Separate Roads to Feminism: Black, Chicana, and White Feminist Movements in America's Second Wave

Separate Roads to Feminism: Black, Chicana, and White Feminist Movements in America's Second Wave

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Benita Roth
Cambridge University Press, 2/19/2004
EAN 9780521822602, ISBN10: 0521822602

Hardcover, 288 pages, 22.9 x 15.2 x 2.1 cm
Language: English

This examines the emergence of feminist movements from the Civil Rights/Black Liberation movement, the Chicano movement, and the white left in the 1960s and 1970s. The author argues that the 'second wave' was comprised of feminisms: organizationally distinct movements that influenced each other in complex ways. The making of second wave feminisms resulted from decisions that feminists made about their political choices given constraints that affected their activism. These constraints were placed on them by structural inequalities that militated against unity among feminists from different racial/ethnic communities; by loyalties that feminists, particularly feminists of color, felt to other members of their movement communities; and by the necessity of making political decisions within a competitive and complex extra-institutional oppositional milieu.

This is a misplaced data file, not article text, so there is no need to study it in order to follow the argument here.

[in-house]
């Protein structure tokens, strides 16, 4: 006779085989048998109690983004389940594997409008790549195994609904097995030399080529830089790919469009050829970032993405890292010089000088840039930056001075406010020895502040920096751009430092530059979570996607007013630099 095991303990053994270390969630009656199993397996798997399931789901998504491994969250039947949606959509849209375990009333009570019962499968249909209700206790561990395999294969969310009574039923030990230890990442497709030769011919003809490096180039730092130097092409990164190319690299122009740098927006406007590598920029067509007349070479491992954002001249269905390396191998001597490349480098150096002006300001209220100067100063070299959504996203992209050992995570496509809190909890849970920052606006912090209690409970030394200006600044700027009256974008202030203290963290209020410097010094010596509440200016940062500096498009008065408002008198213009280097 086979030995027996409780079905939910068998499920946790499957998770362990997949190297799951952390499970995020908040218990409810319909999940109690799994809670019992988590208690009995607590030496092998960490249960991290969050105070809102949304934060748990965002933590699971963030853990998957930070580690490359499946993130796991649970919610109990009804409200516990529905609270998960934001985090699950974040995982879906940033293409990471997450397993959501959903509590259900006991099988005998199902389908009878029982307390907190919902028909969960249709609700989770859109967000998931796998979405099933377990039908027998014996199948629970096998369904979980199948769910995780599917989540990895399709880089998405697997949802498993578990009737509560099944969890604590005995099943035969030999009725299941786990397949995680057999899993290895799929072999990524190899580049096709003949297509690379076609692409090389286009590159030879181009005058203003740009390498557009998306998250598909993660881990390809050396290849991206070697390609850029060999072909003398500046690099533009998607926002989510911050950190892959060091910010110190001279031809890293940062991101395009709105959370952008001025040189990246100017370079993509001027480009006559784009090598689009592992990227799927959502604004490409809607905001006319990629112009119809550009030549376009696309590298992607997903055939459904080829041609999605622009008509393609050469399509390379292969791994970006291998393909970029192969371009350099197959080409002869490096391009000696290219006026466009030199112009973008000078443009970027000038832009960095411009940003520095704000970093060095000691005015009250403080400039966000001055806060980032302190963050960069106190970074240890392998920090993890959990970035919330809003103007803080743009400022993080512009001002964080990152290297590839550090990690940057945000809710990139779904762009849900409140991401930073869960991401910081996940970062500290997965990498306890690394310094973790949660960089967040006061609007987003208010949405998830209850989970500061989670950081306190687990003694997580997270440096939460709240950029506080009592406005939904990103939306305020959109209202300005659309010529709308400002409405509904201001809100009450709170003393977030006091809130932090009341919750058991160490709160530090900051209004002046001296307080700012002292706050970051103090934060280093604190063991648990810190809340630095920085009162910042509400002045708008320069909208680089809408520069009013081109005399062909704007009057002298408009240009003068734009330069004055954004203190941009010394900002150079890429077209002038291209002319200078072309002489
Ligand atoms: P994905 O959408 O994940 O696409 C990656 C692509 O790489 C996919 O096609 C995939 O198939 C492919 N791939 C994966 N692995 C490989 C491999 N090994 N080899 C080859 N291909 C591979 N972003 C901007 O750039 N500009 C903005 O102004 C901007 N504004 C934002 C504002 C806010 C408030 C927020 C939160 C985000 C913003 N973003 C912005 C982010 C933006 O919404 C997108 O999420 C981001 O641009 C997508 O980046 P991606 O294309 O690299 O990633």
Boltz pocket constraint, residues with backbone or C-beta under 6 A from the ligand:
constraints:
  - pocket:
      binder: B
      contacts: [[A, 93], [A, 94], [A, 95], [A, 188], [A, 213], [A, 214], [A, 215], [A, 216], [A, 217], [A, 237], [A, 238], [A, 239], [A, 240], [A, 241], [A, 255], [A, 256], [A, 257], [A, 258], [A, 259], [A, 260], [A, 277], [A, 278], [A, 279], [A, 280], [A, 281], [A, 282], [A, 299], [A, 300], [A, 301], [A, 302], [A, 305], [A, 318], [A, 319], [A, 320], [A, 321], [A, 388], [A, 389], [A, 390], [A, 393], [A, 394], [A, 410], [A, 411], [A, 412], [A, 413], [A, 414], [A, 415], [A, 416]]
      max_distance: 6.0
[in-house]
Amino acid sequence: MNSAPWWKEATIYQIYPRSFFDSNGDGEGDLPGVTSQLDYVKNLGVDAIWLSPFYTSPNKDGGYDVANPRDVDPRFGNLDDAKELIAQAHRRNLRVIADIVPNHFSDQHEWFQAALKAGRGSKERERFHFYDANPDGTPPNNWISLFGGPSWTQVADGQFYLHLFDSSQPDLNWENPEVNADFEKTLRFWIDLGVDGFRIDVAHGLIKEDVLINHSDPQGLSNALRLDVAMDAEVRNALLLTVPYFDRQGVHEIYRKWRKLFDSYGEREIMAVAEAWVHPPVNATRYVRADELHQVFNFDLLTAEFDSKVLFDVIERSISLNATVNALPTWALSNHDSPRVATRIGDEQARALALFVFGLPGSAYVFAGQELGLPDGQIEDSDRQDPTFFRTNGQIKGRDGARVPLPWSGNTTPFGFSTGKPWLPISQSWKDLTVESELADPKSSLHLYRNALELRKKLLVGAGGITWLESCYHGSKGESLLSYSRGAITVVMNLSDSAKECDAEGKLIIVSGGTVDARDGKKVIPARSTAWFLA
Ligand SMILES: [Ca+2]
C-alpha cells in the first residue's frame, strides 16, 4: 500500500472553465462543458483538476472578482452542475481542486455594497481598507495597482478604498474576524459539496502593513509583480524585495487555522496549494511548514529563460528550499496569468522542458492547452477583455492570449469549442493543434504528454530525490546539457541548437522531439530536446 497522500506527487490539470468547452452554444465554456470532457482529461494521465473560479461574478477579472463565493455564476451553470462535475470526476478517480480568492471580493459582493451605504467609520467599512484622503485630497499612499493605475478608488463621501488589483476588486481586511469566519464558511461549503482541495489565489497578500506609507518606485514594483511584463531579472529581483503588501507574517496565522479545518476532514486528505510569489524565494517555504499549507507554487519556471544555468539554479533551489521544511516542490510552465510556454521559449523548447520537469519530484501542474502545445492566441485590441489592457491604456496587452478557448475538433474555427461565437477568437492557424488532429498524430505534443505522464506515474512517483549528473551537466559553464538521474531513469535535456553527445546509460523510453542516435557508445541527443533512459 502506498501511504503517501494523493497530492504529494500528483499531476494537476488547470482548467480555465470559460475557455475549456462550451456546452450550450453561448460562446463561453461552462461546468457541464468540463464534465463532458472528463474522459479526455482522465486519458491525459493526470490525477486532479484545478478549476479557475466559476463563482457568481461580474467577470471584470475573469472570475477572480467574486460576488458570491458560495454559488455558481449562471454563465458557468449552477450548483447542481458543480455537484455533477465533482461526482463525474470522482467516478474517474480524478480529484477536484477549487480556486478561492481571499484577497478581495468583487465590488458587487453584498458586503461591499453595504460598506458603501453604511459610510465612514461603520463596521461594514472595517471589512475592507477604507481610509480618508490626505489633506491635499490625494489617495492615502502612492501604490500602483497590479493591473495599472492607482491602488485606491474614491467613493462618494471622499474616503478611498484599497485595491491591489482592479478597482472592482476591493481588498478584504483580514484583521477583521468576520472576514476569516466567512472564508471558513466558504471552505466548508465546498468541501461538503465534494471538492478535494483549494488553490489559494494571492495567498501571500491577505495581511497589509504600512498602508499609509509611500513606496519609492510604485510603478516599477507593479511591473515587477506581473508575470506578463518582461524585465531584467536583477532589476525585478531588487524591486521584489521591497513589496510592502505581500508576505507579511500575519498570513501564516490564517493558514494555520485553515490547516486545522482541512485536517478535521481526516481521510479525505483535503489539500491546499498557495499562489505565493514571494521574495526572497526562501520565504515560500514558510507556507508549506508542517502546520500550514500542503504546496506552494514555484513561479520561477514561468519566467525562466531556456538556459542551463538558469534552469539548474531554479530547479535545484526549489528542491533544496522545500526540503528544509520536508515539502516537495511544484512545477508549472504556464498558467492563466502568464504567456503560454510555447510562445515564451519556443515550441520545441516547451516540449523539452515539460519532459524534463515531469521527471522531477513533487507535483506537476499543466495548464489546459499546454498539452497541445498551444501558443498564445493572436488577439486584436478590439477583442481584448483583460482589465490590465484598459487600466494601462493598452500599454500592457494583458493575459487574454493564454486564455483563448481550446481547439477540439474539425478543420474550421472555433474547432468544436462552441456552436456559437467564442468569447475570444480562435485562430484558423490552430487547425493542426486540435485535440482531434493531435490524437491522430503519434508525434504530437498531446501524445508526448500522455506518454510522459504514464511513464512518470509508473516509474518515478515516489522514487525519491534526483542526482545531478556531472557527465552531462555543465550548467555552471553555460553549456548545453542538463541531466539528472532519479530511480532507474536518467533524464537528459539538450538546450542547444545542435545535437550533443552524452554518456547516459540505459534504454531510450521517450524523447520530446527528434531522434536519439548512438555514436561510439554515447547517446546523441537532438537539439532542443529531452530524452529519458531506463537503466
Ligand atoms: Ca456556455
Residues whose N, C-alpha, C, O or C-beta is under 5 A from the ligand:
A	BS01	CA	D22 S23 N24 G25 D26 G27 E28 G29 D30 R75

the emergence and development of feminism along racial and ethnic lines in the 1960s and 1970s
1. To whom do you refer? structure and the situated feminist
2. The 'fourth world' is born
intra-movement experience, oppositional political communities and the emergence of the white women's liberation movement
3. The vanguard center
intra-movement experience and the emergence of black feminism
4. Las Feministas
intra-movement experience and the emergence of chicana feminism
5. Organizing one's own
the competitive social movement sector and the rise of organizationally different feminist movements
revisiting and 're-visioning' second-wave feminisms
interviews and oral histories.

'... a major contribution to the study of second-wave feminism in the United States ... the rhetorical and stylistic clarity of the writing ... provides a very useful and stimulating insight into how to reconcile the structural strain which prevails in American social movement theory ...'. Cercles